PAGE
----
Article of the week: ‘There is nothing the Lord cannot do!’

29 January 2022

Jim Gillard (Milton Keynes) shares how Jesus changed his life and set him free

I BELIEVE that God is working in our lives, even when we are not fully aware of him.

My first encounter with God was in 1960 when I was about 10 years old in the Boys Brigade, in a small chapel next to the main meeting hall.

It’s hard to describe what I felt at that time. I had no idea as a child who Jesus Christ was or what salvation meant, but I knew God was there with me and that he was my heavenly Father.

In 1977 I married Ann and we had two beautiful children – a girl and boy – and went on to have eight grandchildren. I knew I had been blessed. Nevertheless, I felt the weight of responsibility and that, in my own strength, I was not as good a parent as I wanted to be.

Ann and I loved each other, but we had differences and faced numerous difficulties. I knew I needed some help and guidance to be a better parent. I remembered the experience I had at the Boys Brigade and in 1985 I decided we needed to attend a church.

I lived in Neath Hill in Milton Keynes and set off to look for a church. I had only driven to the edge of my estate when a thought came into my mind: what about The Salvation Army?

Much to my surprise I discovered the Army met nearby. The following Sunday I took my family to the meeting and the corps officer at the time, Lieutenant Philip Garnham, invited me to his home. I shared my hope that the Army would help me to be a good example to my children.

The captain told me the good news of the gospel, that by believing in Jesus I would be saved and receive the Holy Spirit to help me in life and with my family.

I asked Jesus to come into my life and it changed from that point on. I had a new awareness that Jesus was my Saviour and friend, and I could not learn enough about his love for me.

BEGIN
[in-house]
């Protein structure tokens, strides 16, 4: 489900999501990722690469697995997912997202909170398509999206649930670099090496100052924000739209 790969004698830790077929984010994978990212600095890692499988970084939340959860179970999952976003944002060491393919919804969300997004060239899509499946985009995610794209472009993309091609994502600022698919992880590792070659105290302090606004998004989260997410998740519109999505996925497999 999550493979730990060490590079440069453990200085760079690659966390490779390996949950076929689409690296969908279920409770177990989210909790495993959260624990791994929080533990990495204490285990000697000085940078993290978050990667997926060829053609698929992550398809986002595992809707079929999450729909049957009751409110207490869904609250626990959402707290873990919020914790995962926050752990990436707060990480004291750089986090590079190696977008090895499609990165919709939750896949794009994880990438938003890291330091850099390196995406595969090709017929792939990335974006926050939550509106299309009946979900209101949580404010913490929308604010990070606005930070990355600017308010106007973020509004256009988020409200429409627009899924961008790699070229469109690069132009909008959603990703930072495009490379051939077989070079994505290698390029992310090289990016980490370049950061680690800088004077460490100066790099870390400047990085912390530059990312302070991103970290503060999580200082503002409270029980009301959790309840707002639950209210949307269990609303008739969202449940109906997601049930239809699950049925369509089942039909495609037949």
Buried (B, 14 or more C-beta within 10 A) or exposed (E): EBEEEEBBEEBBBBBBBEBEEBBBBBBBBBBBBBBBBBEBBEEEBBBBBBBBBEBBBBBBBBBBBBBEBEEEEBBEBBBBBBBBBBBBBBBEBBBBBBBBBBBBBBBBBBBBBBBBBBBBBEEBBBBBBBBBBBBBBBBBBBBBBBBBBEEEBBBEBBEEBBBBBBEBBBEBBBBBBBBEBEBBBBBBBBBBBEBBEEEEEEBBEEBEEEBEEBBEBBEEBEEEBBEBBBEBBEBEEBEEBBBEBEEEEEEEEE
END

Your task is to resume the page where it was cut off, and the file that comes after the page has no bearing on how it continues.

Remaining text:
It wasn’t long before I became a soldier. I have wonderful memories of this time: our marriage was blessed at the corps, my parents moved to the area and attended regularly. We experienced a special time of family togetherness and mutual spiritual love. My children, Emma and Anthony, became junior soldiers and, after her enrolment, Ann worked with the young people. I received local officer commissions and we were invited to different corps to conduct meetings.

In 2000, I faced difficulties on all fronts. My teenage son was convinced he had to make a new start somewhere and my parents died. These challenges took their toll and I stopped attending the corps. However, I continued to tell anyone who asked about my faith.

When I retired from work in 2011 I fell out with my younger sister at my farewell do. As a result, I turned to alcohol. This dependence on alcohol continued until September 2019.

I tried to give up drinking but failed. I went through deep depression. And yet others still approached me to talk about my faith.

Looking back, I think I misunderstood discipleship and forgot the story of Jesus in the boat when the great storm blew up. I should have realised that God still had a hold on me, even in those dark times.

But even when we are not true to him, God is true to us.

On 27 September 2019 I was invited to the funeral of a good friend, Kate. The minister said that, before her death, Kate had asked her funeral to be more about Jesus and less about her. This cut me right through to the bone, but the next weekend I had a few drinks as usual. I felt guilty. How could I pray when the drink had more of a hold on me than Jesus did?

I lay in bed in tears and suddenly found myself praying: ‘God please take this weight of dependence on drink from me!’ At that moment the weight was lifted. Soon after I started attending the corps again.

A miracle happened – God reached down and rescued me. There is nothing the Lord cannot do!

     Such love, pure as the whitest snow;

     Such love, weeps for the shame I know;

     Such love, paying the debt I owe;

     O Jesus, such love.

                                                     (SASB 199)

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